Back in the old days (that is, ten years ago) there were two forms of the census that were sent out every ten years: the long form and the short form. The short form contained questions very similar to what you filled out on this year’s census, gathering information on age, sex, Hispanic origin, race, relationship, and home ownership. The long form had more extensive questions on topics such as demographics, housing status, social status, and economic information. Beginning this year, the long form is no longer a part of the decennial census. For the first time since 1930, everyone gets the short form.
Instead of sending the long form every ten years, the Census Bureau now conducts a different type of census called the American Community Survey (ACS). The ACS gathers much of the same type of information that the long form used to gather, but instead of every ten years, it is sent out on a continual basis. The ACS is sent to a rolling sample of addresses every month of every year.
So what information does the ACS gather? It asks questions about marital status, marital history, fertility and whether grandparents act as caregivers. It asks about ancestry, place of birth, and what language is spoken at home. It gathers information about educational attainment and job status. It asks about health care coverage, food stamps and veteran status. It asks about your vehicle and how far you have to go to work. Finally, it asks for detailed information about your home, including its history, structure, utilities and mortgage status. For a detailed explanation of why each of the questions on the ACS is asked, see the Census Bureau’s Question by Question Fact Sheet.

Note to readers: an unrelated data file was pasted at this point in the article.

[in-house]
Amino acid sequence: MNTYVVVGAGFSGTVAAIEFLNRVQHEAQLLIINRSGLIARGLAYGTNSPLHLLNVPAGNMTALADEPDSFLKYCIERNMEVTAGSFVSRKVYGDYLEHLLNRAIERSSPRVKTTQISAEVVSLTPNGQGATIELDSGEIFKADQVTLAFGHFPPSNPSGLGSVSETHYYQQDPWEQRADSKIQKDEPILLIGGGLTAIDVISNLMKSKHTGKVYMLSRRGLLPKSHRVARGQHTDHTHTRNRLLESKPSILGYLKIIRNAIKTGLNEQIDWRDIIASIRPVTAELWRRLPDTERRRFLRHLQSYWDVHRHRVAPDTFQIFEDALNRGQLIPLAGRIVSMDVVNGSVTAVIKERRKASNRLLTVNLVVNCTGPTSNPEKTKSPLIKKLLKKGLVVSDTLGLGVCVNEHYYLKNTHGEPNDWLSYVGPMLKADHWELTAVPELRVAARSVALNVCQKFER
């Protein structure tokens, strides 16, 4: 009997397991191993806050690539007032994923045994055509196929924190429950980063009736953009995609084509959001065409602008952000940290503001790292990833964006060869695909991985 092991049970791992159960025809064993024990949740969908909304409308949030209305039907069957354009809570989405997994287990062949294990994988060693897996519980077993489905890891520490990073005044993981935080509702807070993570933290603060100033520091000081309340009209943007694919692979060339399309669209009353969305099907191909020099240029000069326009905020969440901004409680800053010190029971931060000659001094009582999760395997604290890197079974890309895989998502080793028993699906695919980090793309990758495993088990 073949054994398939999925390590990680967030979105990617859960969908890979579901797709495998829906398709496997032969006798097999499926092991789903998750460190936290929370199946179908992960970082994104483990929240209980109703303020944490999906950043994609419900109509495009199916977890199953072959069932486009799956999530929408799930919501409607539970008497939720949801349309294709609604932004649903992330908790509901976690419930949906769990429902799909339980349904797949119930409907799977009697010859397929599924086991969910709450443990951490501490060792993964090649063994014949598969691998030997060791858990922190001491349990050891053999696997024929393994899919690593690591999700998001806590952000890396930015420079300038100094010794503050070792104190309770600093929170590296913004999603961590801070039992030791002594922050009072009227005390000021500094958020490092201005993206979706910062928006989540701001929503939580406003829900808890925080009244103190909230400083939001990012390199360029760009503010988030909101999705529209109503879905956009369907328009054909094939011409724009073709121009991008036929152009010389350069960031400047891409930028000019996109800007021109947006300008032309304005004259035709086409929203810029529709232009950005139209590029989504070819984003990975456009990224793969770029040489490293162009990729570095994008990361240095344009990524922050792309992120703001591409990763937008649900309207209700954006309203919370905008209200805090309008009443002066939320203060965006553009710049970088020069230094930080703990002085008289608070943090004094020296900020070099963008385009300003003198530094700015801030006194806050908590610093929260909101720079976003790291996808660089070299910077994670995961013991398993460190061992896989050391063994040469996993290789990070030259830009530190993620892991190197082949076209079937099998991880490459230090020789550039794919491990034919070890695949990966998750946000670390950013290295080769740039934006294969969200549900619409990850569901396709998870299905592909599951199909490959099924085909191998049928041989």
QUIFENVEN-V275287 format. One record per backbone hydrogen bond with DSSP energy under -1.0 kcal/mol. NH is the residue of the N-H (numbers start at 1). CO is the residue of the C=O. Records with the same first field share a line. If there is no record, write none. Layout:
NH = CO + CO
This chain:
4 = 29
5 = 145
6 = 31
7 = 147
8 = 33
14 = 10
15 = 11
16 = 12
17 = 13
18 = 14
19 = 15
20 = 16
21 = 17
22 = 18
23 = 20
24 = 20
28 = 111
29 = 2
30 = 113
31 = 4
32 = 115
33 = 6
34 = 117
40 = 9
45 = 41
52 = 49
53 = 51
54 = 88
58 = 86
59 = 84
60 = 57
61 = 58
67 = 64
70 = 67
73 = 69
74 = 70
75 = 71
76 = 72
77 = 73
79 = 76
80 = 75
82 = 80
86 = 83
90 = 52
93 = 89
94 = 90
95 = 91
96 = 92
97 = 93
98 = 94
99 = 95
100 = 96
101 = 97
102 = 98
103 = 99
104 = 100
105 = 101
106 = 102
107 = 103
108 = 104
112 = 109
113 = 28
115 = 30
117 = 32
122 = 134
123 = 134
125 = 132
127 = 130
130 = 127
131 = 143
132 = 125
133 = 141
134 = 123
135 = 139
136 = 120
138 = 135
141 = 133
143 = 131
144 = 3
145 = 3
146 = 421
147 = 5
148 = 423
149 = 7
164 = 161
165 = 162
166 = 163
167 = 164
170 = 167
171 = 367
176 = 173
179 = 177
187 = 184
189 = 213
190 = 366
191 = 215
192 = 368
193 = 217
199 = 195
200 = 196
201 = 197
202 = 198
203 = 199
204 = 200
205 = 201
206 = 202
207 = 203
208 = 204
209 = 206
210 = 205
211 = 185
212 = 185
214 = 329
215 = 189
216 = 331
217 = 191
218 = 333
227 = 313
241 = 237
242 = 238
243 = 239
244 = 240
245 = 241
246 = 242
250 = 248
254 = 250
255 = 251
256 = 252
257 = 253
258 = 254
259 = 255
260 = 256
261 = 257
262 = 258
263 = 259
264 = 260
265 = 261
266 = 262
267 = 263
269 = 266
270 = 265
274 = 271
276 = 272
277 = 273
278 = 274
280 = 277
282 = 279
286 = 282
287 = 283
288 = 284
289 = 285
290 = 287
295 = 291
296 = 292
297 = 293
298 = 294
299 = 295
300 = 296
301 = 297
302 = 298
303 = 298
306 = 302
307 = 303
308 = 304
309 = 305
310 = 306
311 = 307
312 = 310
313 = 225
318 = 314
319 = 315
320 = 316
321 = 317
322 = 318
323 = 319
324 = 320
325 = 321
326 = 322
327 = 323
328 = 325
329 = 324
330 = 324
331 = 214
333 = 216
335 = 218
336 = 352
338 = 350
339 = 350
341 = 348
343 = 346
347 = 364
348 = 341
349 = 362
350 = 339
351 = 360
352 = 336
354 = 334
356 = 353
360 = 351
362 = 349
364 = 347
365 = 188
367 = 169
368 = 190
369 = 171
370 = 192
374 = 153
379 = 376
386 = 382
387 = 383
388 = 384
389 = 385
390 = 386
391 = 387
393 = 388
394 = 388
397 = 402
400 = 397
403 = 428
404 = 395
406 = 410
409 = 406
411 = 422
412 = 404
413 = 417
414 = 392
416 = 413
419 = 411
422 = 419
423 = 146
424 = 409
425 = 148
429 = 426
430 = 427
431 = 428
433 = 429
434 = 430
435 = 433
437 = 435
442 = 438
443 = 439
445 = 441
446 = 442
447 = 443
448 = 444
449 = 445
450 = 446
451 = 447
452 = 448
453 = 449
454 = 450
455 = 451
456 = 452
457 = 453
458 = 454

The design and early proposals for ACS occurred from 1990 to 1993 when the concept of continuous measurement was first proposed, according to Design and Methodology by ACS. Between 1994 and 1999, the Census Bureau tested out prototypes in a number of small sites. Between 2000 and 2004, the Census Bureau carried out larger nation-wide surveys and published reports for the country, states, and large geographic areas. Full implementation began in 2005, when ACS sampled three million addresses in the United States and 36,000 addresses in Puerto Rico.
So let’s take a look at the three-year social characteristics estimates for Minnesota for 2006-2008. From the American Community Survey website, click on Access Data near the top of the page. Near the top of the Access Data page, you can click on American FactFinder where you can decide which year’s results you want to view. If you want to view the social characteristics estimates from Minnesota for 2006-2008, you’d click Data Profiles under the 2008 3-year estimates box. Then we enter “Minnesota” which leads us to the Social Characteristics results for Minnesota. This gives us all kinds of information. For example, we learn that 91.1% of Minnesotans 25 years or older have graduated from high school, and 31.1% have achieved a bachelor’s degree or higher. We also learn that 4,813,623 Minnesotans were born here, 1,235,162 were born in another state, 28,659 were born in Puerto Rico, U.S. Island Areas or were born abroad to U.S. citizen parents, and 339,680 were born in another country. Of the foreign-born population, 146,976 are naturalized citizens, and 192,704 are not citizens. We also learn that 463,576 people in Minnesota speak a language other than English at home.
In addition to social characteristics, you can find economic characteristics, housing characteristics, and demographics. You can also view the information in narrative form, as opposed to table form, and view accompanying graphs.
There are three main reasons why the Census Bureau made the switch from the long form census to ACS, according to a Census Bureau press release. The first reason is to streamline decennial census operations. By focusing only on the short form, the Census Bureau hopes that the decennial census effort on the federal, state and local level will go faster. The second reason for switching to ACS is that, while the decennial hires temporary workers, the ACS has year-round staff. These interviewers have more in-depth knowledge and experience and are better able to follow up with people reguarding the ACS survey data, according to the press release. Finally, the press release states that though ACS is not as precise as the older long form survey, it is more current, and therefore more relevant.